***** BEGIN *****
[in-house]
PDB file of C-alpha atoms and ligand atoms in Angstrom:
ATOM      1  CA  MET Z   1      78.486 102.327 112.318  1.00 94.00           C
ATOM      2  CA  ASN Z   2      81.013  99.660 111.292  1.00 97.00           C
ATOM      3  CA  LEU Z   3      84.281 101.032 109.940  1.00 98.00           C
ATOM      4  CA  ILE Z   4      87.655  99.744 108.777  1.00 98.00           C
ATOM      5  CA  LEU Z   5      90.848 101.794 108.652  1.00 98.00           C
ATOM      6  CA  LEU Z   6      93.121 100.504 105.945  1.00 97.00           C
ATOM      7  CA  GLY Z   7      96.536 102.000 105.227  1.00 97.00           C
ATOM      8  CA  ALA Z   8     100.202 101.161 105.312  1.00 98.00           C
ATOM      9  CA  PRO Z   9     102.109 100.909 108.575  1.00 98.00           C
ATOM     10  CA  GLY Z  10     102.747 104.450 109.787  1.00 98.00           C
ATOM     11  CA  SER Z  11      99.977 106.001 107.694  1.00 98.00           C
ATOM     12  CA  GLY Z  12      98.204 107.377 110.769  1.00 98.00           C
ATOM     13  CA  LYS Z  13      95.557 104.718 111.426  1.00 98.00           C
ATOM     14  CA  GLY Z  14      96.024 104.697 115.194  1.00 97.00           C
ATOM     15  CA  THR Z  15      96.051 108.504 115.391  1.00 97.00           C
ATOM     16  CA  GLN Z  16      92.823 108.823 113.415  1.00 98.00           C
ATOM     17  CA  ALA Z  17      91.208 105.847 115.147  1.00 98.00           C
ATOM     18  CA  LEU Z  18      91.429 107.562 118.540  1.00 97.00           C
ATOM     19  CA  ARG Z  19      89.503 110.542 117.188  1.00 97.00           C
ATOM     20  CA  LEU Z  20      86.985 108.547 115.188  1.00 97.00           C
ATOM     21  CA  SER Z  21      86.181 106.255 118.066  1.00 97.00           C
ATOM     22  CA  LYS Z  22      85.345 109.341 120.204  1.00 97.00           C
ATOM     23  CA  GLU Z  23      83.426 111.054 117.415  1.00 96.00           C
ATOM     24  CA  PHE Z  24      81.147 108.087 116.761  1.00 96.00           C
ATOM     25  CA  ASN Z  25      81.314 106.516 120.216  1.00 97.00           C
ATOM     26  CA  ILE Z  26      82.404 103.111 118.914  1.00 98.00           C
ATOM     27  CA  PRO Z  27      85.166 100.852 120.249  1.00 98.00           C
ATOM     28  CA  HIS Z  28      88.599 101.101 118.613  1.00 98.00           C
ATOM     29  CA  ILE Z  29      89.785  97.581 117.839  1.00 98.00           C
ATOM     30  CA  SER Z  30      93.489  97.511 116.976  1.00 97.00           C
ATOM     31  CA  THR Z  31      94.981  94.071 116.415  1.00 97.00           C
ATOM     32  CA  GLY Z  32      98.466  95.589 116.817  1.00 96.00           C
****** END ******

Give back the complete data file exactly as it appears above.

[in-house]
PDB file of C-alpha atoms and ligand atoms in Angstrom:
ATOM      1  CA  MET Z   1      78.486 102.327 112.318  1.00 94.00           C
ATOM      2  CA  ASN Z   2      81.013  99.660 111.292  1.00 97.00           C
ATOM      3  CA  LEU Z   3      84.281 101.032 109.940  1.00 98.00           C
ATOM      4  CA  ILE Z   4      87.655  99.744 108.777  1.00 98.00           C
ATOM      5  CA  LEU Z   5      90.848 101.794 108.652  1.00 98.00           C
ATOM      6  CA  LEU Z   6      93.121 100.504 105.945  1.00 97.00           C
ATOM      7  CA  GLY Z   7      96.536 102.000 105.227  1.00 97.00           C
ATOM      8  CA  ALA Z   8     100.202 101.161 105.312  1.00 98.00           C
ATOM      9  CA  PRO Z   9     102.109 100.909 108.575  1.00 98.00           C
ATOM     10  CA  GLY Z  10     102.747 104.450 109.787  1.00 98.00           C
ATOM     11  CA  SER Z  11      99.977 106.001 107.694  1.00 98.00           C
ATOM     12  CA  GLY Z  12      98.204 107.377 110.769  1.00 98.00           C
ATOM     13  CA  LYS Z  13      95.557 104.718 111.426  1.00 98.00           C
ATOM     14  CA  GLY Z  14      96.024 104.697 115.194  1.00 97.00           C
ATOM     15  CA  THR Z  15      96.051 108.504 115.391  1.00 97.00           C
ATOM     16  CA  GLN Z  16      92.823 108.823 113.415  1.00 98.00           C
ATOM     17  CA  ALA Z  17      91.208 105.847 115.147  1.00 98.00           C
ATOM     18  CA  LEU Z  18      91.429 107.562 118.540  1.00 97.00           C
ATOM     19  CA  ARG Z  19      89.503 110.542 117.188  1.00 97.00           C
ATOM     20  CA  LEU Z  20      86.985 108.547 115.188  1.00 97.00           C
ATOM     21  CA  SER Z  21      86.181 106.255 118.066  1.00 97.00           C
ATOM     22  CA  LYS Z  22      85.345 109.341 120.204  1.00 97.00           C
ATOM     23  CA  GLU Z  23      83.426 111.054 117.415  1.00 96.00           C
ATOM     24  CA  PHE Z  24      81.147 108.087 116.761  1.00 96.00           C
ATOM     25  CA  ASN Z  25      81.314 106.516 120.216  1.00 97.00           C
ATOM     26  CA  ILE Z  26      82.404 103.111 118.914  1.00 98.00           C
ATOM     27  CA  PRO Z  27      85.166 100.852 120.249  1.00 98.00           C
ATOM     28  CA  HIS Z  28      88.599 101.101 118.613  1.00 98.00           C
ATOM     29  CA  ILE Z  29      89.785  97.581 117.839  1.00 98.00           C
ATOM     30  CA  SER Z  30      93.489  97.511 116.976  1.00 97.00           C
ATOM     31  CA  THR Z  31      94.981  94.071 116.415  1.00 97.00           C
ATOM     32  CA  GLY Z  32      98.466  95.589 116.817  1.00 96.00           C